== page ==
I have come across this as a fundamental theorem of calculus:

$\frac{d}{dx}\int_{a}^{x} f(t) dt = f(x)\tag{1}$

for any constant $a$.

For example here:


I find myself wanting a solution to this however:

$\frac{d}{dx}\int_{-x}^{x} f(t) dt$

and am not finding this situation covered anywhere alas. I could of course easily rewrite this as:

$\frac{d}{dx}\int_{-x}^{0} f(t) dt + \frac{d}{dx}\int_{0}^{x} f(t) dt$

and this oft encountered fundamental theorem of calculus reduces this to:

$\frac{d}{dx}\int_{-x}^{0} f(t) dt + f(x)$

And if I knew $f(x)$ was symmetrical about 0, of course this would easily reduce to $2f(x)$ but I don't know that, in fact I know it's not. What then? Are there any further rules or theorems of calculus that I've forgotten that might help here?


Now I'm truly bamboozled and pulling my hair out. Somewhere I am making a fundamentally simple error it seems but I cannot after review, review, and review find where. To wit here is the problem:

From basic integral conventions we know:

$\begin{align} \int_a^c f(x) \, dx &{}= \int_a^b f(x) \, dx - \int_c^b f(x) \, dx \tag{2}\\ &{} = \int_a^b f(x) \, dx + \int_b^c f(x) \, dx\tag{3} \end{align}$


$\int_a^b f(x) \, dx = - \int_b^a f(x) \, dx\tag{4}$

Applying these we can write:

$\begin{align*} \frac{d}{dx}\int_{-x}^{x} f(t)\;dt &= \frac{d}{dx}\int_{-x}^{0} f(t)\;dt + \frac{d}{dx}\int_{0}^{x} f(t)\;dt \\ &= -\frac{d}{dx}\int_{0}^{-x} f(t)\;dt + \frac{d}{dx}\int_{0}^{x} f(t)\;dt \\ &= \frac{d}{dx}\int_{0}^{x} f(t)\;dt - \frac{d}{dx}\int_{0}^{-x} f(t)\;dt \\ &= f(x)- f(-x) \end{align*}$

But, and here's where I pull my hair out looking over and over for a sign error above or below, from the Leibniz integral rule, we can write:

$f_1(x) = -x \Rightarrow f^\prime_1(x) = -1$

$f_2(x) = x \Rightarrow f^\prime_2(x) = 1$

And so:

$\frac{d}{dx} \left(\int_{-x}^{x} g(t) \,dt \right ) = g(x) + g(-x)$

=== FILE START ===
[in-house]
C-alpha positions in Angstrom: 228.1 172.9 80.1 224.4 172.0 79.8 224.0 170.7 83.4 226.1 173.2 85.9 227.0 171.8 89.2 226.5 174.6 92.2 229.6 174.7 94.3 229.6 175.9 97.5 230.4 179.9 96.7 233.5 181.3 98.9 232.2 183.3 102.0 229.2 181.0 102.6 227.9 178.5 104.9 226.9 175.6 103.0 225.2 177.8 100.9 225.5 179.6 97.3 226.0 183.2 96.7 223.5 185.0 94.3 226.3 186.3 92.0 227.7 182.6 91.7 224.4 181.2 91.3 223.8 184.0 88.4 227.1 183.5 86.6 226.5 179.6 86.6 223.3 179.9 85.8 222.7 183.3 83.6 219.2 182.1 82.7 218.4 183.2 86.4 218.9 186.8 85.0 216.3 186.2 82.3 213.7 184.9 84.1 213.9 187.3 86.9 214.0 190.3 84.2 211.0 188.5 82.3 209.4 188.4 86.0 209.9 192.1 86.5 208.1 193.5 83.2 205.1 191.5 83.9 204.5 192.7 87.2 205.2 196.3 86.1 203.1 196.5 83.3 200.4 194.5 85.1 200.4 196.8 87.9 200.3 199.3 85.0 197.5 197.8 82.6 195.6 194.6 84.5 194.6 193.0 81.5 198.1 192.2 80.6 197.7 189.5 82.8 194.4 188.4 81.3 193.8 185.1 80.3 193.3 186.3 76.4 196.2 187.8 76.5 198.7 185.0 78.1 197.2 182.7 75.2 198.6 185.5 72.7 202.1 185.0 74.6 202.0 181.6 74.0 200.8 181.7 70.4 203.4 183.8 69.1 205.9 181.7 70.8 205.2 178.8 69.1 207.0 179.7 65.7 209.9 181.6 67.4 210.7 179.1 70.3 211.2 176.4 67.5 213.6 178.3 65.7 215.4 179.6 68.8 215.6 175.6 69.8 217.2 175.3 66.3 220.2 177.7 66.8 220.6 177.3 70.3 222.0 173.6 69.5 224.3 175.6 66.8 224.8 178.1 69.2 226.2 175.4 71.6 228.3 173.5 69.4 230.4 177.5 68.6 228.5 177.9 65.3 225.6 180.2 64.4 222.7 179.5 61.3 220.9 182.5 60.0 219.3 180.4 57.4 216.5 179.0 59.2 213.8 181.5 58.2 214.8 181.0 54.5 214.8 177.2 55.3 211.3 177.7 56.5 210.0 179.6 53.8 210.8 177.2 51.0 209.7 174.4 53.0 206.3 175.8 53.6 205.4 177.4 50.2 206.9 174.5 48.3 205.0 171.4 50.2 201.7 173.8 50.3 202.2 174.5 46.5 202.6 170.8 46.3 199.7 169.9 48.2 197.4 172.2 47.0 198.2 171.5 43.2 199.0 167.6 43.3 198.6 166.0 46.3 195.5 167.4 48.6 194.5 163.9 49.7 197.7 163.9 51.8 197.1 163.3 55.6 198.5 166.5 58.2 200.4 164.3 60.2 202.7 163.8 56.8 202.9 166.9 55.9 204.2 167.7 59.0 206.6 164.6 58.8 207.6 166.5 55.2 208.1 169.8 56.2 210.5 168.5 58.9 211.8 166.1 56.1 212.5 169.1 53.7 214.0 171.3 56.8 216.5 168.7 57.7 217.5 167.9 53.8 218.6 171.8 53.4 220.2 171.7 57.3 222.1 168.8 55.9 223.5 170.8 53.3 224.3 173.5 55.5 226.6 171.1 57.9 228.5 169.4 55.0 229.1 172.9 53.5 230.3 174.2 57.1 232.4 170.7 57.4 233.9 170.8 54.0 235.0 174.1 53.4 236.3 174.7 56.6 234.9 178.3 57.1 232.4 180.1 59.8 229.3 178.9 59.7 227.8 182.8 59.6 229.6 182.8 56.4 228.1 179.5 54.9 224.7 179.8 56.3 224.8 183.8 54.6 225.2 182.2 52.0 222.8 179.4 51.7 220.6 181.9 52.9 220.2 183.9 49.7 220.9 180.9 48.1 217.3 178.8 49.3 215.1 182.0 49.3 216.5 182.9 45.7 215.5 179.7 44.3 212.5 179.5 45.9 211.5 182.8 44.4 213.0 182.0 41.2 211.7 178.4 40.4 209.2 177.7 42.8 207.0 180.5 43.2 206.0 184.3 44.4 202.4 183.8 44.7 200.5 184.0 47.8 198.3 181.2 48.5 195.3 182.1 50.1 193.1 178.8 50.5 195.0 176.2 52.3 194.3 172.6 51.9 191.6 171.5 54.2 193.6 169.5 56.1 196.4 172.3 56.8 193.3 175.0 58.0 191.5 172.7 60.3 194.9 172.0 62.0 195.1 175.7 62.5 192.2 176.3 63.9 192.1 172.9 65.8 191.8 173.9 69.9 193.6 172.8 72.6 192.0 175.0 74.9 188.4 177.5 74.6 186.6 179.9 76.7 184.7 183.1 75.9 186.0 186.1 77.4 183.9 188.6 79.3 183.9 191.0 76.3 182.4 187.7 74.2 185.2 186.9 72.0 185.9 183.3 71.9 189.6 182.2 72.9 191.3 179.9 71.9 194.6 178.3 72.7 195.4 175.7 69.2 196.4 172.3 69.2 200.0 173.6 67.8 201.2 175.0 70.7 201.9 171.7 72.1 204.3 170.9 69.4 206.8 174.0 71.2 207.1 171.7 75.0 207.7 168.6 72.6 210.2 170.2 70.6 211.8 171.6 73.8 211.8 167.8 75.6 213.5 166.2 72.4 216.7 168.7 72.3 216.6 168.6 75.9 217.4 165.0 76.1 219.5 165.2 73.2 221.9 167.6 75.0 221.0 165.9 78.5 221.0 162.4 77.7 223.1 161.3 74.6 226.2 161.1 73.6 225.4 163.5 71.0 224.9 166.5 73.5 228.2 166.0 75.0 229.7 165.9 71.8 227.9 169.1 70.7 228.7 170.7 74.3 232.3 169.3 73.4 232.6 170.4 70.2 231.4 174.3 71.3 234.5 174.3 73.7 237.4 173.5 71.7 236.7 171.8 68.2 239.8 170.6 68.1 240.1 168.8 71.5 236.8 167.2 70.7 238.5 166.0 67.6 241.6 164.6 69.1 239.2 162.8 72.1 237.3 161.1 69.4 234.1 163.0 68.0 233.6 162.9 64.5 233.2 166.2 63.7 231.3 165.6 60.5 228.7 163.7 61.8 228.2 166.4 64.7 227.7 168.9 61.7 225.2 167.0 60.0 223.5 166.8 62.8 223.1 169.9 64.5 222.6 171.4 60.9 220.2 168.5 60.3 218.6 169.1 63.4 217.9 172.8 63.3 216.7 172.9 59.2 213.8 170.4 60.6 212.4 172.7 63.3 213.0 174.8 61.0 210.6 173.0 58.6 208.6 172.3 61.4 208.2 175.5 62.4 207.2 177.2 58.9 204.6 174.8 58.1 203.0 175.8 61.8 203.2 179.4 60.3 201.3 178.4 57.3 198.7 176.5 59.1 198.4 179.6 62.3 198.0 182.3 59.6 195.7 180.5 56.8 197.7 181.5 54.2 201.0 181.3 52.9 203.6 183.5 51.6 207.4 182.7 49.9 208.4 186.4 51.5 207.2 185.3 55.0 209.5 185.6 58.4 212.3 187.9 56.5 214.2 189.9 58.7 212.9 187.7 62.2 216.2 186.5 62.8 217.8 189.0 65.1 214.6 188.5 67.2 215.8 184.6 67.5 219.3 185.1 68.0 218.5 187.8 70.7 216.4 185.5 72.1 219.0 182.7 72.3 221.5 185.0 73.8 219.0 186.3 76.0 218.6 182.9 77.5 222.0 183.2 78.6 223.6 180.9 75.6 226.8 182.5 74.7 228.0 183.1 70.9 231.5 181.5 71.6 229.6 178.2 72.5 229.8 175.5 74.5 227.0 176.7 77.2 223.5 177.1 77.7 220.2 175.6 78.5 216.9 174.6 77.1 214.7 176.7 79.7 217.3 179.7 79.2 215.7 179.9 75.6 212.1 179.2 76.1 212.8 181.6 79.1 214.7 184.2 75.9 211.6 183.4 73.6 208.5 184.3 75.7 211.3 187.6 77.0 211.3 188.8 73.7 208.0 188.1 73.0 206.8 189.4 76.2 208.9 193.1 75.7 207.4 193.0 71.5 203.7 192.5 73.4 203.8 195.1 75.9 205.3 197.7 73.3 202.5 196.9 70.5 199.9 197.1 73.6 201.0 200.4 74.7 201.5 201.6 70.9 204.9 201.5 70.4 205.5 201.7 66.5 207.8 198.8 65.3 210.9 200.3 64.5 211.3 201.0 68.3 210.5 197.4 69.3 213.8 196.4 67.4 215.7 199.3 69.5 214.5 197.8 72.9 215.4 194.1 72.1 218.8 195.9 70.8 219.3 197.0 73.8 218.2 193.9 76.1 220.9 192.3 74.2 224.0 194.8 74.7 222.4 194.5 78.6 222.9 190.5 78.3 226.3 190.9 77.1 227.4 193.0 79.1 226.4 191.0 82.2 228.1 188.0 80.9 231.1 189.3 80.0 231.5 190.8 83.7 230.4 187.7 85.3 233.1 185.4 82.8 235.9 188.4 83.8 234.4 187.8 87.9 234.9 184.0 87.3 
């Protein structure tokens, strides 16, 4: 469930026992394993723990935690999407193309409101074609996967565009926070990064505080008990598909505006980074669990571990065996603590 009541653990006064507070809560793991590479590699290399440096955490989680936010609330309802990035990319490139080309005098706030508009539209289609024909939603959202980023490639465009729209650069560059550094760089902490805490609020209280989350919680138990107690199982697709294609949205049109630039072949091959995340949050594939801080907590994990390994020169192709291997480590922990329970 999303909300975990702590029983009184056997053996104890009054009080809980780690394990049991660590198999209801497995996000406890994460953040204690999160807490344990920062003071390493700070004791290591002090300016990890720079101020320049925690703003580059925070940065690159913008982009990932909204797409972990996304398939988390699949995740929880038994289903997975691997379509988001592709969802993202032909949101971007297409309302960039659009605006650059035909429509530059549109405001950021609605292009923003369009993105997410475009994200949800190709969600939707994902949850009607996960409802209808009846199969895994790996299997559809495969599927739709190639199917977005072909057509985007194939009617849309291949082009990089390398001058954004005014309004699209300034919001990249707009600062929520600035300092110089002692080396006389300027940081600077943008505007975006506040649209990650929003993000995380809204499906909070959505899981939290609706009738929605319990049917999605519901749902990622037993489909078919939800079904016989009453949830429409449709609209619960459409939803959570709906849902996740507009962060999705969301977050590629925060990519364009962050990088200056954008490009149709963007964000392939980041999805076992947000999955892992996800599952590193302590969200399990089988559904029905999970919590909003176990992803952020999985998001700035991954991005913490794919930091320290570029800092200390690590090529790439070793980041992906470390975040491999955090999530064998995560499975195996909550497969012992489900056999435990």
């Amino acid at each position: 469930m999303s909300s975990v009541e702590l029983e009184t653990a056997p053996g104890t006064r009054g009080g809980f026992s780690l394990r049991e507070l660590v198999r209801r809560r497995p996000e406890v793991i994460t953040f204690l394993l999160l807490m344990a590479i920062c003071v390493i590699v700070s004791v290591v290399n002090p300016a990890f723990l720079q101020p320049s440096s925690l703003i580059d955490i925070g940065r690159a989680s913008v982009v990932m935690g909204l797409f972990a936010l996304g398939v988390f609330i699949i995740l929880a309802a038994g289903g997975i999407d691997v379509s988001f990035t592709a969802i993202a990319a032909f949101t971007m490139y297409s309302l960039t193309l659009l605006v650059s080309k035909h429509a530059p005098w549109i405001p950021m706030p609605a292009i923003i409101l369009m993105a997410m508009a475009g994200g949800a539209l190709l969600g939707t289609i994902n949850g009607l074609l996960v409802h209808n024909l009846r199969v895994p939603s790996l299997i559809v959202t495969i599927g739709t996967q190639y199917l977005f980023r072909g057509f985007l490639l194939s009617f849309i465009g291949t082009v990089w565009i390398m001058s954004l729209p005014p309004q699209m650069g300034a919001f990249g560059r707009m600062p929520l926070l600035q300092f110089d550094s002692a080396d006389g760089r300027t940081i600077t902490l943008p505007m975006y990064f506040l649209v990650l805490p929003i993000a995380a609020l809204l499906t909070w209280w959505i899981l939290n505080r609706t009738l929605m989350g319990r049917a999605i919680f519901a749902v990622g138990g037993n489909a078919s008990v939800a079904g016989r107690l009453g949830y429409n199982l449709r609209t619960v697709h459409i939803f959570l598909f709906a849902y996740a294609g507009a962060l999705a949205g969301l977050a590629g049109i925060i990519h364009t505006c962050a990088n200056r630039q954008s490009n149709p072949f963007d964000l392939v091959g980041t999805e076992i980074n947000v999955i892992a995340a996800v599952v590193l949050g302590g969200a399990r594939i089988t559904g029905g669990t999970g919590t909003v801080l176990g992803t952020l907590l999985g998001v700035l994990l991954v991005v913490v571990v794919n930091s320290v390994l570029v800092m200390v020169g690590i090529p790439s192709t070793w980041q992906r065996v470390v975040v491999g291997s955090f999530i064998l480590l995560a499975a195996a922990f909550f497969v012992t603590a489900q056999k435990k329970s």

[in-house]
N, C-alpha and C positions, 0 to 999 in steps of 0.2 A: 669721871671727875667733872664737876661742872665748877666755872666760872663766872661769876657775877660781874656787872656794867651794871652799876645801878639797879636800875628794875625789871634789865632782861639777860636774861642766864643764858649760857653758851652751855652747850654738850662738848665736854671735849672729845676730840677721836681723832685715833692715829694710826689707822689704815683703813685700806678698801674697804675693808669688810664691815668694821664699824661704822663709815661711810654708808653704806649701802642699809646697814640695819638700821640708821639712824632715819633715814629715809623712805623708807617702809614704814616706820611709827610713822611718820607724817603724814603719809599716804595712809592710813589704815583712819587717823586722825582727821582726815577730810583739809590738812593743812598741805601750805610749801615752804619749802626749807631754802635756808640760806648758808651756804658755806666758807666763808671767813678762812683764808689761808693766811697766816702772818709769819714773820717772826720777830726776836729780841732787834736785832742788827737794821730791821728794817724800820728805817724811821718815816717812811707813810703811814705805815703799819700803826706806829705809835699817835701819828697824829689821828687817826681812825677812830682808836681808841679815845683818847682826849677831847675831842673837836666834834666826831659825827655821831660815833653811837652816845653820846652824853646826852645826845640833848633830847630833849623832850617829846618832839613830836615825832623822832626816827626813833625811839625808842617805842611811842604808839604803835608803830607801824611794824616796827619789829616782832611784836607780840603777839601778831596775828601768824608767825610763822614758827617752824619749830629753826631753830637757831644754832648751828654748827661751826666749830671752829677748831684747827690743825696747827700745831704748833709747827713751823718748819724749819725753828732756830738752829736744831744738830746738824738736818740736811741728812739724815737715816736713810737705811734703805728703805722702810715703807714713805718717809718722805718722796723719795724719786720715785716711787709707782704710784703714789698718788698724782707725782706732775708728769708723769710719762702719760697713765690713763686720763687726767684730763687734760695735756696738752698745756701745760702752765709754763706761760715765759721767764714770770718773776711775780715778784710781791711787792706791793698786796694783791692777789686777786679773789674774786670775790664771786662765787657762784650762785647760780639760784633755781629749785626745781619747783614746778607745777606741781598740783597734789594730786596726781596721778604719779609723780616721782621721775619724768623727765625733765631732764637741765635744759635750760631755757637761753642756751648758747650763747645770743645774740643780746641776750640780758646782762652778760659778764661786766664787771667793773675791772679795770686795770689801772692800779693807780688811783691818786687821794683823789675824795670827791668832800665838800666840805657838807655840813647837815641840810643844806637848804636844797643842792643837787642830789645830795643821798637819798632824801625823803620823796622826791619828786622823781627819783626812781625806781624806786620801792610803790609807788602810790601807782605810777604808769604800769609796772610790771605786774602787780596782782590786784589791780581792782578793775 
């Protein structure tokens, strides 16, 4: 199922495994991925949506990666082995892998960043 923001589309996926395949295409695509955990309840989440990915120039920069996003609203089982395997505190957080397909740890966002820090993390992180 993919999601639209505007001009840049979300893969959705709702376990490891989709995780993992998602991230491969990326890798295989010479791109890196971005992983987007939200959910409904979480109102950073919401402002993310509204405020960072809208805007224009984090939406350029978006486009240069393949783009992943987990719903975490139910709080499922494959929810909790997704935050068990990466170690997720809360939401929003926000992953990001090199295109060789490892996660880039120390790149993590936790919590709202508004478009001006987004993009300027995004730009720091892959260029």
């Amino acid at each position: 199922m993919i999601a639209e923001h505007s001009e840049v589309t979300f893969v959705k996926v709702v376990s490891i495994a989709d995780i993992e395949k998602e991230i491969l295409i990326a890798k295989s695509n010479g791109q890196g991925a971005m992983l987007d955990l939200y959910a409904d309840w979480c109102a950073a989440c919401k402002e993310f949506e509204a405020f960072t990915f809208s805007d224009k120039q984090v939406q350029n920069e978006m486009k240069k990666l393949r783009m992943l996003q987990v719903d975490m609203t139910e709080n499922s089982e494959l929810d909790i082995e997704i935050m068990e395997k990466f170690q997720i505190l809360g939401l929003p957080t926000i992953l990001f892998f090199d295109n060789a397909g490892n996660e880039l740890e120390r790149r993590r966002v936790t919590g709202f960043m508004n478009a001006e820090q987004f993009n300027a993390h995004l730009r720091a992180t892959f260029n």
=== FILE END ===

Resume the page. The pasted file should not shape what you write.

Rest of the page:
Two conflicting results! Where oh where have I gone wrong? I'm sure I'll be kicking myself soon if you help me spot it - which will be a step up from pulling my hair out.

  • 2
    $\begingroup$ For a generalization see, e.g., Leibniz integral rule. $\endgroup$ – user539887 Jun 20 '18 at 10:58
  • $\begingroup$ Updated with a followup, as I tried that and some standard conventions too and get conflicting results ... $\endgroup$ – Bernd Wechner Jun 21 '18 at 4:00
  • $\begingroup$ Between the displayed lines 10 and 11: $-\frac{d}{dx}\int\limits_{0}^{-x}f(t)\,dt$ equals $-(-1)\cdot f(-x)=f(-x)$. $\endgroup$ – user539887 Jun 21 '18 at 7:03
  • $\begingroup$ Not seeing where your $(-1)$ comes from alas. The fundamental theorem is: $\frac{d}{dx}\int_{a}^{x} f(t) dt = f(x)$ to wit $\frac{d}{dx}\int_{a}^{-x} f(t) dt = f(-x)$. Whence cometh the $-1$? $\endgroup$ – Bernd Wechner Jun 21 '18 at 10:05

The fundamental theorem of calculus write $$\frac d {dx}\int_{a(x)}^{b(x)} f(t) \, dt=f(b(x))\, b'(x)-f(a(x))\, a'(x)$$

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If you write $F (x)=\int_a^xf (t)\,dt $, you are saying that $$\tag1( F(-x))'=F'(-x). $$ Which is wrong. For instance if $F (x)=x^2$, the equality $(1) $ becomes $2x=2 (-x) $.

When you write $F (-x) $, you have $F (h (x))$, with $h (x)=-x $. The derivative, obtained with the chain rule, is $$\tag2 (F (h (x))'=F'(h (x))\,h'(x). $$ That's where your missing $-1$ comes from.

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  • $\begingroup$ @user539887 resolves $-\frac{d}{dx}\int_{0}^{-x} f(t)\;dt$ differently, and thanks I think I can see why now, because equation 1 I abused by substituting -x for x in the bound, but failed to do so in the differential denominator. To wit I should have completed it as $\frac{d}{-dx}\int_{a}^{-x} f(t) dt = f(-x)$. And the dx is where that missing sign came from. The chain rule explains Leibniz's integral rule, but this explains where I went wrong in applying equation 1. Doh! I am no kicking myself. $\endgroup$ – Bernd Wechner Jun 21 '18 at 12:27

Let $F(x)$ be an antiderivative of $f(x)$. Then


Now by the chain rule,

$$\frac d{dx}\int_{-x}^xf(t)\,dt=(x)'f(x)-(-x)'f(-x)=f(x)+f(-x).$$

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user539887 found where the error was and forced a major rethink and focus on that one line, from which I finally realised, that I had abused equation 1 when I subsituted -x for x.

The complete substitution yields:

$\frac{d}{-dx}\int_{a}^{-x} f(t) dt = f(-x)$

which can be rearranged to:

$\frac{d}{dx}\int_{a}^{-x} f(t) dt = -f(-x)$

And so my second method should read:

$\begin{align*} \frac{d}{dx}\int_{-x}^{x} f(t)\;dt &= \frac{d}{dx}\int_{-x}^{0} f(t)\;dt + \frac{d}{dx}\int_{0}^{x} f(t)\;dt \\ &= -\frac{d}{dx}\int_{0}^{-x} f(t)\;dt + \frac{d}{dx}\int_{0}^{x} f(t)\;dt \\ &= \frac{d}{dx}\int_{0}^{x} f(t)\;dt + \frac{d}{dx}\int_{0}^{-x} f(t)\;dt \\ &= f(x) + f(-x) \end{align*}$

and it agrees with the Leibniz integration rule. All confusion abated.

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